By Howard Meyerson
After three poor years of nesting success in Michigan, there is good news for pheasant hunting enthusiasts. The population is again climbing, according to state wildlife officials. Pheasant nesting success was good in June.
“I don’t want to sound too optimistic; we are trying to rebuild the population, but I think hunters will see more pheasant this year,” said Al Stewart, the Michigan Department of Natural Resources upland bird specialist. “Our mail-carrier brood counts were the highest they have been since 2004. I do think hunters will see more roosters this fall than two falls ago.”
Pheasant hunting opens in the Lower Peninsula October 20. The 58-day season runs until November 14 and reopens from December 1 to January 1, 2014. Hunting in the Upper Peninsula, which opened on Oct. 10 for pheasants, continues until Oct. 31.
Ben Wickerham, the Michigan representative for Pheasants Forever, a national pheasants conservation organization, says he’s heard the same from chapter members around the state. His organization has been working hand-in-glove with the DNR, private land owners, and others in an effort to create pheasant cooperatives, essentially large tracts of land that will contain acres of high-quality pheasant habitat. The program is called the Michigan Pheasant Restoration Initiative .
“A lot more adult birds came through this year’s nesting season,” Wickerham said “I heard about them anecdotally, but the (mail-carrier) brood counts confirmed them.
“We’re hearing that they are showing up in some unexpected places, and not necessarily the usual place where a guy has always had one crowing behind his house.”
Hunting pheasants once most popular
Pheasant hunting was once the pinnacle of Michigan’s small game hunting season.
More than a million birds were harvested annually during its Golden Era in the 1940’s and 1950s. That’s when 500,000 hunters pursued them each year.
Ringneck pheasants were introduced to Michigan in 1918, according to DNR historical records. That population grew quickly and Michigan held its first pheasant hunting season in 1925. There was ample pheasant habitat to go around. Land access was abundant and hunters enjoyed good hunting well into the 1960s.
Then harvest levels began to drop and hit what state officials have called “a low” in 1986, when just 84,000 birds were shot by 85,000 hunters. Pheasant hunting’s popularity also declined as bird numbers fell. Their demise is largely due to the loss of grassland and wetland habitat, the conversion of farmland to high-yield cropping practices and outright development. Their food and protective cover steadily disappeared.
Enter 2010: the most recent year that the DNR has recorded figures. About 27,450 hunters went out for the season. They reported shooting 27,224 pheasant roosters. DNR officials expect about the same today.
State pheasant restoration program beginning to show results
Wickerham said the Pheasant Restoration Initiative can, and is, helping to improve conditions for pheasant in a number of areas including on public lands.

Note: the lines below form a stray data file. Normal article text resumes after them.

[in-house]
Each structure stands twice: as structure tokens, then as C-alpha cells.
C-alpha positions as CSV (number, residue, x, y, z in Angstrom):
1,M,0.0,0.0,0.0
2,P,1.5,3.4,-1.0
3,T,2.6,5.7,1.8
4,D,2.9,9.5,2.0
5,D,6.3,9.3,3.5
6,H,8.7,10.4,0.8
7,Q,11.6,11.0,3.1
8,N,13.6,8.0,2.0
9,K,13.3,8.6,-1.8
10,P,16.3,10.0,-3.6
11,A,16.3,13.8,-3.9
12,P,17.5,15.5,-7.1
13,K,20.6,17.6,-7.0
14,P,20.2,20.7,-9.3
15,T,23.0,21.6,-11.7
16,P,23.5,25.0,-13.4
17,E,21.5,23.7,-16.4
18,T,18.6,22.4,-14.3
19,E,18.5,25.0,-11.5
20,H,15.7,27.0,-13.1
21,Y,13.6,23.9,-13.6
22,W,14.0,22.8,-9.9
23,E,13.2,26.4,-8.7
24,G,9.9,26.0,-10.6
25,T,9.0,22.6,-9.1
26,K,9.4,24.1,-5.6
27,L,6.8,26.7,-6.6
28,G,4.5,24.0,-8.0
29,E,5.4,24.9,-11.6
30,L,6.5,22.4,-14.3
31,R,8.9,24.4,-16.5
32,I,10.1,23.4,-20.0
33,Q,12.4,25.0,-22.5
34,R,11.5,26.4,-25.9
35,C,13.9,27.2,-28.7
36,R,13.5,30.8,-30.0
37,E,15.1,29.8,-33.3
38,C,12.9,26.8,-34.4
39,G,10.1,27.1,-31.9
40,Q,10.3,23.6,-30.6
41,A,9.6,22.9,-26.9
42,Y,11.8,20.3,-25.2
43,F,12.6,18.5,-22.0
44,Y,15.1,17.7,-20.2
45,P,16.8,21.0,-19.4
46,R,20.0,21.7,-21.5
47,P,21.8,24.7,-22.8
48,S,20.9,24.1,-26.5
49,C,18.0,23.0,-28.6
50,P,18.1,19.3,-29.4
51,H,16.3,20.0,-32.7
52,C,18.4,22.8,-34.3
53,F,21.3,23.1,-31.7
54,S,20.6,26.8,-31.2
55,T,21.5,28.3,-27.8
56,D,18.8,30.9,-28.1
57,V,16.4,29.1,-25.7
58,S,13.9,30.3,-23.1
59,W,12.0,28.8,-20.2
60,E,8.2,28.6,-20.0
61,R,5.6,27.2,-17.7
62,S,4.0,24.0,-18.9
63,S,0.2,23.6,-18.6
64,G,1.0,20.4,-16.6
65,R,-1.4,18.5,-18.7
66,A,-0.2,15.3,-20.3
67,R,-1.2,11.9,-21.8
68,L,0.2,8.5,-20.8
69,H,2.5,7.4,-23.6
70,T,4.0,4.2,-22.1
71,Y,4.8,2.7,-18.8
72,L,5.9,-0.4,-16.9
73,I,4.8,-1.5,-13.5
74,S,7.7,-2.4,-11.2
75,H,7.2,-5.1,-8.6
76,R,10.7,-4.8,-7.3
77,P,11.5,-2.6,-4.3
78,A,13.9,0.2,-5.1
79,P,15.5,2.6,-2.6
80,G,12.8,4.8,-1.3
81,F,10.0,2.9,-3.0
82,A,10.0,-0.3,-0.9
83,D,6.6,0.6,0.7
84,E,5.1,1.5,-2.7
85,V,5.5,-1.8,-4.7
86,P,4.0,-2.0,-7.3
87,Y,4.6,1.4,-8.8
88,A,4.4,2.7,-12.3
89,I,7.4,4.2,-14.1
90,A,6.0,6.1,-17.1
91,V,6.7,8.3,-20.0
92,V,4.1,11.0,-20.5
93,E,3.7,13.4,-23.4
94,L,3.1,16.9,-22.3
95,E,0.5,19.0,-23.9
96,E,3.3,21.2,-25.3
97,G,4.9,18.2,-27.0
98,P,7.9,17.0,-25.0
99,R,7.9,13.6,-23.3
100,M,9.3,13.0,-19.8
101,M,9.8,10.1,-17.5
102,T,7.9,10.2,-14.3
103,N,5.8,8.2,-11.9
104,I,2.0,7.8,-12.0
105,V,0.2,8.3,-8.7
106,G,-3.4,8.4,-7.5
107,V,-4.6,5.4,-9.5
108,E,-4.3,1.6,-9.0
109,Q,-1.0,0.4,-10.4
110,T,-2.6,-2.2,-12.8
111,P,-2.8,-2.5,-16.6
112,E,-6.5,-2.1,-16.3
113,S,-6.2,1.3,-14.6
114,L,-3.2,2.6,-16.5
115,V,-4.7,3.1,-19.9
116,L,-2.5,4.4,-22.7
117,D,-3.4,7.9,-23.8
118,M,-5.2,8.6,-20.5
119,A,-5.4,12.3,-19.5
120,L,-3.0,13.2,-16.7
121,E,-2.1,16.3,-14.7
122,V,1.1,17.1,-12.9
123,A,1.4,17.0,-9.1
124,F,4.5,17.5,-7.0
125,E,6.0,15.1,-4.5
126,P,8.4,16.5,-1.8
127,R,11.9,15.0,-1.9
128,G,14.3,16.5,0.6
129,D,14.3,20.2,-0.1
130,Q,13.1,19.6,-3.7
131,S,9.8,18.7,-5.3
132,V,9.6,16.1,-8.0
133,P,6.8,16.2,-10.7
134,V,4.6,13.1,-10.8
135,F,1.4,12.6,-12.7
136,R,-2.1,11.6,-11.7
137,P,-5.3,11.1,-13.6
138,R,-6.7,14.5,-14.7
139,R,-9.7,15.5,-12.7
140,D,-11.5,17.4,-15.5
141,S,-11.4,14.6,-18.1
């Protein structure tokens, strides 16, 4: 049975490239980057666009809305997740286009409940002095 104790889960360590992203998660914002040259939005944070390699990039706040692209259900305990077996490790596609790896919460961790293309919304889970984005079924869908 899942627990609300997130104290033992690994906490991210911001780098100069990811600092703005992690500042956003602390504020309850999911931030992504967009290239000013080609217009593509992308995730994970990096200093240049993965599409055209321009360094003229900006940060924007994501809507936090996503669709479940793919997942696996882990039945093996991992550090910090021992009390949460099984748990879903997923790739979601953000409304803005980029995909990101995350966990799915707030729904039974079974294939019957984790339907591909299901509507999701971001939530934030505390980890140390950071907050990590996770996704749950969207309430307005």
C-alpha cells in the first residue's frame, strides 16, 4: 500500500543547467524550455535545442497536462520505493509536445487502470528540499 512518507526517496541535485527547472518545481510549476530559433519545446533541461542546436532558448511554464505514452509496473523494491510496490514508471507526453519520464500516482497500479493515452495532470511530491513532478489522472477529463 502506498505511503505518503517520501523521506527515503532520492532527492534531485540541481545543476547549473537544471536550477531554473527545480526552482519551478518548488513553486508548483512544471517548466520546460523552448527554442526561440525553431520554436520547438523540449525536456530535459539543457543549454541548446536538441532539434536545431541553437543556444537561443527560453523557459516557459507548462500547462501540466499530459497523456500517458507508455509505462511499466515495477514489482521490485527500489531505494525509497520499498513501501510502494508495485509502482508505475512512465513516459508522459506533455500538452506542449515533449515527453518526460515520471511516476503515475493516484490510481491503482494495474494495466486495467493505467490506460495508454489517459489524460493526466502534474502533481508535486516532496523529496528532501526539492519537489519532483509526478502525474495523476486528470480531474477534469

“Where I would want to be opening day is the Todd Farm, the Fennville Farm Unit, in west Allegan County, Wickerham said. “Our Allegan County Pheasants Forever Chapter has been having a ball there with the pheasant initiative. “The cover there is well established and pheasants are using it.”
PF chapters have developed habitat on more than 1,100 acres of public land this year, including parcels at the Verona, Sharonville and Maple River state game areas, on some areas in the “Thumb” and Lake Hudson Recreation Area in Lenawee County. All are expected to provide decent pheasant hunting.
The goal, he said, is to restore or enhance 2,000 public acres a year. Pheasant habitat work is also being planned for the Gratiot-Saginaw State Game Area, Shiawassee and Rose Lake state game areas.
Hunters who want to chase pheasant this season would do well to consider many of these areas.
“Verona (in Huron County) has long been a destination for pheasant,” Stewart said.
“And the lands around Maple River game area (Clinton, Gratiot, Ionia counties): there are birds there. The grasslands around some of the waterfowl production areas like in Lenawee County. There are birds there too.”
Check private lands in Hunter Access Program
Stewart suggested pheasant hunters also look to the DNR’s Hunter Access Program for leads on parcels to hunt. Jackson, Hillsdale, Lenawee and Eaton Counties all have properties where pheasant can be found.
“Michigan’s bright spots are typically the thumb and central Michigan,” Stewart said, while Wickerham suggested Allegan, Barry, Berrien Branch and Calhoun counties along with Montcalm, Gratiot and Ionia counties.
Michigan’s pheasant hunting scene is likely never to return to the fabulous conditions of yesteryear – there are far too many economic, social and political hurdles – but the work that is being done to establish good pheasant habitat on the ground is deserving of kudos all around.
And maybe, just maybe, with continued attention over time, those efforts will produce conditions that more pheasant hunters can look forward to.
This story appears on MLive Outdoors